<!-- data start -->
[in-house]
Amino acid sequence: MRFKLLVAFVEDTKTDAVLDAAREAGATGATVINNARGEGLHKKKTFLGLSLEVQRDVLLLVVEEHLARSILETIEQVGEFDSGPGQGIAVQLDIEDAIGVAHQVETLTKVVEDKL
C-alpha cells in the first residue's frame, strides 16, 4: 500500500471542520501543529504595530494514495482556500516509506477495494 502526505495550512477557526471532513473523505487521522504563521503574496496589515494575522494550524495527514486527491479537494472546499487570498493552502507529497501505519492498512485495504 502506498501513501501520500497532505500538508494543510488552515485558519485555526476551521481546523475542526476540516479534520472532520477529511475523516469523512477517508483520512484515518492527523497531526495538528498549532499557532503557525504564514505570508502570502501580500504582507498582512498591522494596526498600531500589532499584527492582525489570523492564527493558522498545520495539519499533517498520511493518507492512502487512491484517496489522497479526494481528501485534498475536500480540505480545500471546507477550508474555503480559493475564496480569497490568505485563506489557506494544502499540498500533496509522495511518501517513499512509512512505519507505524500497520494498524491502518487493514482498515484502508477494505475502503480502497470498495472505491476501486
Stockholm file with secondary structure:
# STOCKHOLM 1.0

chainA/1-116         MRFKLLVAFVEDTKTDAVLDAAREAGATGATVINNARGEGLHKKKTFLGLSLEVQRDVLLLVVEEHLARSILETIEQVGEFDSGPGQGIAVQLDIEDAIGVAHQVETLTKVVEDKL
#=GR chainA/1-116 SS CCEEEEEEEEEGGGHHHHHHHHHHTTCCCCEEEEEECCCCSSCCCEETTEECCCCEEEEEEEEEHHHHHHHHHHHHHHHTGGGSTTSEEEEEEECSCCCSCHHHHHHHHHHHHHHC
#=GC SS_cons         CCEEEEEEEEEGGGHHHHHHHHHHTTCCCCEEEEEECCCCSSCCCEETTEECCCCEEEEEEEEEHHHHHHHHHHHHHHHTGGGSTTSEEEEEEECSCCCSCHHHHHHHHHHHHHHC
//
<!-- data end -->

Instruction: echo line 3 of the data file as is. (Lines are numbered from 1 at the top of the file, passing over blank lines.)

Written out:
C-alpha cells in the first residue's frame, strides 16, 4: 500500500471542520501543529504595530494514495482556500516509506477495494 502526505495550512477557526471532513473523505487521522504563521503574496496589515494575522494550524495527514486527491479537494472546499487570498493552502507529497501505519492498512485495504 502506498501513501501520500497532505500538508494543510488552515485558519485555526476551521481546523475542526476540516479534520472532520477529511475523516469523512477517508483520512484515518492527523497531526495538528498549532499557532503557525504564514505570508502570502501580500504582507498582512498591522494596526498600531500589532499584527492582525489570523492564527493558522498545520495539519499533517498520511493518507492512502487512491484517496489522497479526494481528501485534498475536500480540505480545500471546507477550508474555503480559493475564496480569497490568505485563506489557506494544502499540498500533496509522495511518501517513499512509512512505519507505524500497520494498524491502518487493514482498515484502508477494505475502503480502497470498495472505491476501486